‘The Wolves’ at Goodman Theatre (Photo: Liz Lauren)
By Becky Sarwate
Sometimes a fantastic piece of art is offered at the perfect cultural moment for receiving its honesty, and it amplifies a work that would still be effective in a vacuum. Such is the case with Goodman Theatre’s Chicago premiere of The Wolves from playwright Sarah DeLappe.
#MeToo meets the empowered social consciousness of Generation Z in this 2017 Pulitzer Prize finalist. DeLappe’s work introduces a number of twists to bring freshness to the teen girl coming-of-age comedy-drama. For one, all of the onstage action occurs on a truncated soccer field. Scenic design veteran Collette Pollard, a regular Goodman contributor, should clear space on her mantel come awards season. By the end of the performance, I was ready to fold my program into a Jeff Award and hand it to her. It’s hard to overstate how well the creative team as a whole executes DeLappe’s vision.
The dynamic and diverse cast of 10 young women who make up the players and supporters of a fictional soccer club do so much more than provide an audience with real, accessible and imperfect characters. The Wolves is a literal exercise in personal growth. For 90 minutes, these girls grapple with issues as complex and relevant as racism, eating disorders, death, sexual discovery, menstruation, gender dynamics and more – all while doing calisthenics. It’s like watching old Michael Jackson concert footage – how could he continue singing full-throated AND dance that way?
The athletic cast’s authenticity is the result of pre-production work with soccer skill-building coach Katie Berkopec. Per press materials, “each actor learned a series of real soccer drills and incorporated synchronized warm-ups…in preparation for their role.” The result is a live Bend It Like Beckham meets Little Women for the 21st Century. The emotional and physical stamina challenges presented by the material cannot be met without serious commitment. Director Vanessa Stalling and her crew are all in.
Known only by the numbers on their jerseys and their positions on the field (rather pointedly divorcing identity from our culture’s preoccupation with gender norms), the players bring the outside world and their experiences in it to the arena. The narrative unfolds through a series of pre- and post-game conversations (sometimes several at once) that roll across a high school soccer season. Thus the production also asks audience members to multi-task. We are spectators of sport, as well as eavesdroppers.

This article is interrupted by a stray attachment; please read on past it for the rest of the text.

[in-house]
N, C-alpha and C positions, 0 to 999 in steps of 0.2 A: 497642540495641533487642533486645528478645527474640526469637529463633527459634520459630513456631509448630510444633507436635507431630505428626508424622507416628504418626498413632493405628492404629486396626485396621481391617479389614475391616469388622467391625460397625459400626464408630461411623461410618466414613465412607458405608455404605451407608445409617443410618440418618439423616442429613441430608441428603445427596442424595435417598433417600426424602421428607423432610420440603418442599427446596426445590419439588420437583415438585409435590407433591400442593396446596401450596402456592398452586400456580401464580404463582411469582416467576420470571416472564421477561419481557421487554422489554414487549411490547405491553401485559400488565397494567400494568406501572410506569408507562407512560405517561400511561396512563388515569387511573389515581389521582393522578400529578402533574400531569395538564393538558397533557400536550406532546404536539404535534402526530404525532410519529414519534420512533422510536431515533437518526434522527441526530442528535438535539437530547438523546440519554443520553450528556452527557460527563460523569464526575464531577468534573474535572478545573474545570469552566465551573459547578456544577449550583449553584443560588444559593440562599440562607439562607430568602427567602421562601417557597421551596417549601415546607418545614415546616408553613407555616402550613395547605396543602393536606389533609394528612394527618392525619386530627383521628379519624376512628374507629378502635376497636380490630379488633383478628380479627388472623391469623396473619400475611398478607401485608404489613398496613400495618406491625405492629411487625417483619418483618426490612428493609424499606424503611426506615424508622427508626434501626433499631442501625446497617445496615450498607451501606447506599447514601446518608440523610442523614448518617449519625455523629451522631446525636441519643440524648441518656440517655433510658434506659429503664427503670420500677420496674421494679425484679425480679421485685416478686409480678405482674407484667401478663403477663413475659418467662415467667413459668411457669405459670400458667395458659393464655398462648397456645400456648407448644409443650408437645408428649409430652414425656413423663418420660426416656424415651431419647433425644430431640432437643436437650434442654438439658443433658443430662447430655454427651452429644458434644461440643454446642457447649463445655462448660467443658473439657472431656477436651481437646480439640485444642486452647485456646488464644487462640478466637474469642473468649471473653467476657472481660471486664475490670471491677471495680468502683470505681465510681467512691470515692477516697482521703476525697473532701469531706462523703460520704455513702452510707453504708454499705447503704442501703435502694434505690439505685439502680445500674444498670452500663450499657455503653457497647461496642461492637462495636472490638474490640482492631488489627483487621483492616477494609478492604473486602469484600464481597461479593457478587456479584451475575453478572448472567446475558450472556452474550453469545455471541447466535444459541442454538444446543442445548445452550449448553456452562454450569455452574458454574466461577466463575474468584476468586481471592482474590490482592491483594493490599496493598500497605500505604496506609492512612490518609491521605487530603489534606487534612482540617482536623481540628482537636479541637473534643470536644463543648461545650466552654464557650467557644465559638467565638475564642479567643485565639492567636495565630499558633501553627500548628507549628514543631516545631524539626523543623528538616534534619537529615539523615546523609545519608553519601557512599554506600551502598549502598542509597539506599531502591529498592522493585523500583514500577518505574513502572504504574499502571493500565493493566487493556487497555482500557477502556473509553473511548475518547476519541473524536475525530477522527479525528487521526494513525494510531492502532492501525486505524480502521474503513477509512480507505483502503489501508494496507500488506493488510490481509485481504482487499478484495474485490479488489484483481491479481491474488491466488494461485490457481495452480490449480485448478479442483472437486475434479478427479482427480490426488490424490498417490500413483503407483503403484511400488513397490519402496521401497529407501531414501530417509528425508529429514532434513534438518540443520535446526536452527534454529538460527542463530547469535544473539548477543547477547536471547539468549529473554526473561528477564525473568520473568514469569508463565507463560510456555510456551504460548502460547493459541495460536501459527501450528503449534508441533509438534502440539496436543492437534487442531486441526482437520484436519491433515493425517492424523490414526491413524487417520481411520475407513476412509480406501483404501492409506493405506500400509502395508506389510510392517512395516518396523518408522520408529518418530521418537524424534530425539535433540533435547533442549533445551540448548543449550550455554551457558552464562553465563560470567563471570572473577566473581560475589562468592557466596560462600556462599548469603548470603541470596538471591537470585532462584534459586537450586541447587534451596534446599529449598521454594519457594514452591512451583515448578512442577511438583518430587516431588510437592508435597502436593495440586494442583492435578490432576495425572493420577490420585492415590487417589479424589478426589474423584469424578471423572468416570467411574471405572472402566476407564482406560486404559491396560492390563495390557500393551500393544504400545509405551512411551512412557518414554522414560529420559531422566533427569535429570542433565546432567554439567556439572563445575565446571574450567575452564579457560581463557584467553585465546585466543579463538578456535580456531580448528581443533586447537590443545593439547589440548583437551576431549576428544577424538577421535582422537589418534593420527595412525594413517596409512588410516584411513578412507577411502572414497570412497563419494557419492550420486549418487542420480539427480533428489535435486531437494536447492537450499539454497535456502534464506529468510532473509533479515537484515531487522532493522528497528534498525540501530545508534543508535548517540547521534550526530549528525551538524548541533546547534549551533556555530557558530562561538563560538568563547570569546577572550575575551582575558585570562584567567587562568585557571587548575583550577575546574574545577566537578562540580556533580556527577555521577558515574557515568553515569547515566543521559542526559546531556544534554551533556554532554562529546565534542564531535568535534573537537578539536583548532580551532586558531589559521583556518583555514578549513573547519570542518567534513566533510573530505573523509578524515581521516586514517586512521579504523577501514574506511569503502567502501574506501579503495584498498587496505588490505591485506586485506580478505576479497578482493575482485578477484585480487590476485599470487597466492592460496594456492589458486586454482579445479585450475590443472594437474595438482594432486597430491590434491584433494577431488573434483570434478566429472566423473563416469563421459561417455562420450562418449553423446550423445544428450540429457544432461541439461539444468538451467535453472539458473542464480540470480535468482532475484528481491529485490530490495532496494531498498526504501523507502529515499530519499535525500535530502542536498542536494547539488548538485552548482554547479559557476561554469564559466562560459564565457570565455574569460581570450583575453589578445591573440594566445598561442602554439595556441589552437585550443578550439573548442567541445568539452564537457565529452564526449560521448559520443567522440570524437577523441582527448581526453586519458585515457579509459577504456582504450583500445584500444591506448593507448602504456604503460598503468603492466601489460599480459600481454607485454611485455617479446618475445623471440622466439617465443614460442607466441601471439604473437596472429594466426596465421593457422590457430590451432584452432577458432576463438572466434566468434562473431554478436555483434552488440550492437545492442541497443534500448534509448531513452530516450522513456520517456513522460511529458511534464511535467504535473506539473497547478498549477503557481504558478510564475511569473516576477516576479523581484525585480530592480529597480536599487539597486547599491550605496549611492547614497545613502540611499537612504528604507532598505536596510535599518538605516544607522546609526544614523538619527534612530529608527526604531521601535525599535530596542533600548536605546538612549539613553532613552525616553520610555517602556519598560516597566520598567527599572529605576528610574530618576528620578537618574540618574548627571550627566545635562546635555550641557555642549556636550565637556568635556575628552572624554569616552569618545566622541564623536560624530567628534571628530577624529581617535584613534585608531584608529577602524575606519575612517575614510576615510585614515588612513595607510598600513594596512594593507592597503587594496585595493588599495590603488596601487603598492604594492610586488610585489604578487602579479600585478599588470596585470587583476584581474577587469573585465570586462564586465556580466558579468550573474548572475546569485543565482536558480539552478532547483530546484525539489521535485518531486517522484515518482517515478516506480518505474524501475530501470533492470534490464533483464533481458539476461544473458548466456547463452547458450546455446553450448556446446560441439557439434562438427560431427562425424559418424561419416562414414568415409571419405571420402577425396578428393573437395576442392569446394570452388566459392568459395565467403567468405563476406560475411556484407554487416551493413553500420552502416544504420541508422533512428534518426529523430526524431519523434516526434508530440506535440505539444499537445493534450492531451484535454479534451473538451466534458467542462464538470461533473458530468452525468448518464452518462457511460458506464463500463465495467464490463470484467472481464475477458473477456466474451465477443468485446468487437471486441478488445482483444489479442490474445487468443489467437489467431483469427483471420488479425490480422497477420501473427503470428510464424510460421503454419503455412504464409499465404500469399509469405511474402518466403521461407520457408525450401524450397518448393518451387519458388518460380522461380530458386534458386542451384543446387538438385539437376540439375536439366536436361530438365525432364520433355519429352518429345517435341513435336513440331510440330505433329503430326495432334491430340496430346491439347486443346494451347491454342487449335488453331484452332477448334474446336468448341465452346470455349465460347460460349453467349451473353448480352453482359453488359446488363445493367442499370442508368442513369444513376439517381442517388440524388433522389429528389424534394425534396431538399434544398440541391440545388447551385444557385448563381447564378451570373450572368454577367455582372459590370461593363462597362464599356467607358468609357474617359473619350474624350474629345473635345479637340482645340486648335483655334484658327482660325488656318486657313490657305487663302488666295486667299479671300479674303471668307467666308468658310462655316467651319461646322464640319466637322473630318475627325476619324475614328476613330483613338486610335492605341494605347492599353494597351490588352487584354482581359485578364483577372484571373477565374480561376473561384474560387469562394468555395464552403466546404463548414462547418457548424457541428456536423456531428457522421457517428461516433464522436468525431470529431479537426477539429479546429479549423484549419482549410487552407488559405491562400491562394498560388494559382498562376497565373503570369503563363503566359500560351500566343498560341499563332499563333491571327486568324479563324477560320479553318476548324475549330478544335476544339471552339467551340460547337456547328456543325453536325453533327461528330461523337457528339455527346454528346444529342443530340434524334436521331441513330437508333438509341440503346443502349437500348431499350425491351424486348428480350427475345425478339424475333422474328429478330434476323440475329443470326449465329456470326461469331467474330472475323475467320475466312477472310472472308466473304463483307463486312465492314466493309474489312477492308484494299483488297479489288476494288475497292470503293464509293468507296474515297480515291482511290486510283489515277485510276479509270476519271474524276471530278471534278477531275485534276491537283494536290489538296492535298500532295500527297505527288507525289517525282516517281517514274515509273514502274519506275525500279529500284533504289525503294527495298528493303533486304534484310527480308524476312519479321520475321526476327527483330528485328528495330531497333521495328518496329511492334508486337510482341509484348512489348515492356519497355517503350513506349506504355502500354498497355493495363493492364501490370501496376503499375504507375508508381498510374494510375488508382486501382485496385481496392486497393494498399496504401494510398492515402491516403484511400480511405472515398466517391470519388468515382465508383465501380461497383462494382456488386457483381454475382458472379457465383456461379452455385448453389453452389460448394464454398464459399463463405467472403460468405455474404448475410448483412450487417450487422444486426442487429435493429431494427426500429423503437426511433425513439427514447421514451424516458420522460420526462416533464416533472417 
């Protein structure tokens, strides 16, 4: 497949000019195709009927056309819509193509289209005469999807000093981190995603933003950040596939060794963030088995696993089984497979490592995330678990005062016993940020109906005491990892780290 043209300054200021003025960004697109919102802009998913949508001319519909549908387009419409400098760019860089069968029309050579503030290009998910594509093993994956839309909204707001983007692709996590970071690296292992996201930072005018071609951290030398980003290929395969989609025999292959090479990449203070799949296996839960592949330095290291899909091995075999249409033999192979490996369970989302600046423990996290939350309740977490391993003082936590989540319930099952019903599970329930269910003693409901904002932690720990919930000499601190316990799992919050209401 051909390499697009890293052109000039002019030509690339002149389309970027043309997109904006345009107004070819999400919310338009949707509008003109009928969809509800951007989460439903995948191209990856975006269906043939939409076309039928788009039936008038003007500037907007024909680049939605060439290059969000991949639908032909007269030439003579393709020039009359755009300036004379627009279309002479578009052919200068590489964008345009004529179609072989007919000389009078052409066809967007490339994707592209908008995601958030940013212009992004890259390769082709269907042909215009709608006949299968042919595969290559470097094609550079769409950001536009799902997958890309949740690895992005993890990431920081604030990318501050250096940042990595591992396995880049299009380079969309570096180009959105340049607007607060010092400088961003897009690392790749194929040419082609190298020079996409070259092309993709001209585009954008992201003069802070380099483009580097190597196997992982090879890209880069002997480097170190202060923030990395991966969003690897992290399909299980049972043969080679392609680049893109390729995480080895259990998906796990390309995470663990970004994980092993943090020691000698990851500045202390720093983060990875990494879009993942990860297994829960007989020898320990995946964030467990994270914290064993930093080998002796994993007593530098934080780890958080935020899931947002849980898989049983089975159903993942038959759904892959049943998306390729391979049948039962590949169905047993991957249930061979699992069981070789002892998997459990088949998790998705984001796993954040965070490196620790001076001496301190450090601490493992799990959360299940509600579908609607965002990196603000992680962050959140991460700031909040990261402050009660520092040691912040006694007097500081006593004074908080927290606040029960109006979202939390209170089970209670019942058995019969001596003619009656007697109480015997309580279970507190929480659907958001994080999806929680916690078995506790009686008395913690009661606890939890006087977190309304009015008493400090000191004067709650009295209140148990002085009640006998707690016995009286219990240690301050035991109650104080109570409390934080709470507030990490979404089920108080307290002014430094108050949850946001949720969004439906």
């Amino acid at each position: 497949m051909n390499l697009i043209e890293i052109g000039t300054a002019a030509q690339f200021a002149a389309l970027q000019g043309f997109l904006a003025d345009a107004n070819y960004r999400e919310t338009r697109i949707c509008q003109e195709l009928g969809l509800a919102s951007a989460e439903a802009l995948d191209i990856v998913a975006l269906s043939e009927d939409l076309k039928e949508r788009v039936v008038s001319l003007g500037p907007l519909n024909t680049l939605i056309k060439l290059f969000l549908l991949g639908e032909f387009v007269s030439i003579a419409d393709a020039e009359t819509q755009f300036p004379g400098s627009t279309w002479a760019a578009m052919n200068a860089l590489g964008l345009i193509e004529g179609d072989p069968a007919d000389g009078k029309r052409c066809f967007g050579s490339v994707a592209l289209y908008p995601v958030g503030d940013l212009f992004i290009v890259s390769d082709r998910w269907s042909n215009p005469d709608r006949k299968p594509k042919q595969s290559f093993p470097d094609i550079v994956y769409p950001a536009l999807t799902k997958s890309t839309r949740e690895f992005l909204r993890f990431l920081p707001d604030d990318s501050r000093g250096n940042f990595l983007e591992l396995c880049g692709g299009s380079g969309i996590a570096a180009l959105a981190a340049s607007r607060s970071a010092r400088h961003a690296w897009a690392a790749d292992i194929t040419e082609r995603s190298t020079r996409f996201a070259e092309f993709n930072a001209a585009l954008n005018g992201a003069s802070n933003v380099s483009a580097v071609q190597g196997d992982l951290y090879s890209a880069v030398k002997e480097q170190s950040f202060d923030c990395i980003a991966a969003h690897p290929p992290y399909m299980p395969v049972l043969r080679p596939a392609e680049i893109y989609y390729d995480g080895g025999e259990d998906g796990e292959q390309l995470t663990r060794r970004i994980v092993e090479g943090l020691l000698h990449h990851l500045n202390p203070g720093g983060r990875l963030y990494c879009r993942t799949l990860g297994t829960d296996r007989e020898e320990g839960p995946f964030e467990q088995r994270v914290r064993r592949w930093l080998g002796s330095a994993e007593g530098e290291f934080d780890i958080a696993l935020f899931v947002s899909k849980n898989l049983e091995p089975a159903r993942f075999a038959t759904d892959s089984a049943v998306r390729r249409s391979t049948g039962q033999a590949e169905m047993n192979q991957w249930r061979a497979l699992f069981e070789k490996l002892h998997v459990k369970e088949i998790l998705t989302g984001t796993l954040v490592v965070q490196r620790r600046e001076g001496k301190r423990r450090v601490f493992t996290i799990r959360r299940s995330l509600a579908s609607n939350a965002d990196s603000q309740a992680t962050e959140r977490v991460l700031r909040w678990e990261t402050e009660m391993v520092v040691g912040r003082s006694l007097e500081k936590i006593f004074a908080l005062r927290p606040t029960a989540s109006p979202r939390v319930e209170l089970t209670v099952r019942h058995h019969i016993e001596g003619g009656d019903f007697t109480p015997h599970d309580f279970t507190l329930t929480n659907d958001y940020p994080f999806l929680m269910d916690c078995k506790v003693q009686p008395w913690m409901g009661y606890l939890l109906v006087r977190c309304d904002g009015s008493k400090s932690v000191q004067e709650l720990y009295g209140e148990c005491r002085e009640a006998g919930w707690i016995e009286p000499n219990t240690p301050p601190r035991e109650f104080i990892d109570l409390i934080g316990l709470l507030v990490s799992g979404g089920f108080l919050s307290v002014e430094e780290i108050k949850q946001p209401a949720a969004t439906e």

At a cultural moment when our President and other high-profile men accused of sexual harassment have turned “locker room talk” into a cover for misogynist license, it is refreshing to see a female playwright, cast and crew offer a different vision: one where women can defy conventions, speaking freely and coarsely about their bodies, ambitions, quirks of character and pain.
DeLappe gives her young women depth. The opening scene involves an informed and passionate argument about the Khmer Rouge, and it’s funny. On paper, that seems impossible. Equally impossible, at least if you follow the conventional rules of male-produced Hollywood films, is the absence of romantic rivalry in moving the plot. Boys are present in some of these conversations, but the world of The Wolves does not revolve around them.
The concept of teen girls as fully realized, three-dimensional human beings should not be unique storytelling. The Wolves crystallizes the disservice that stunted depictions of adolescence offer our popular culture and the young women who consume so much of it. In addition to its rightful place in the modern literature cannon (conferred by the 2017 Pulitzer nomination), as a supplement to the energy driven by its competitive sports themes, the script is an encouraging act of revolution.
Running an hour and a half with no intermission, the pace of The Wolves moves as quickly as the swift feet of its cast. Throughout the opening night performance, audience members seated in the round (reinforcing the production’s stadium aesthetic) cheered, stomped feet and rode the emotional waves that accompany winning, losing and growing up. DeLappe’s material is truly original and deserves to be experienced widely.
170 N Dearborn St., Chicago, IL
Through March 11
Becky Sarwate is an award-winning journalist, theater critic and blogger. On March 29, 2018, her first book, Cubsessions – Famous Fans of Chicago’s North Side Baseball Team, will be published by Eckhartz Press. She is a proud Chicago resident, where Becky lives with her husband Bob. Check out her collected work at BeckySarwate.com, and follow her on Twitter @BeckySarwate.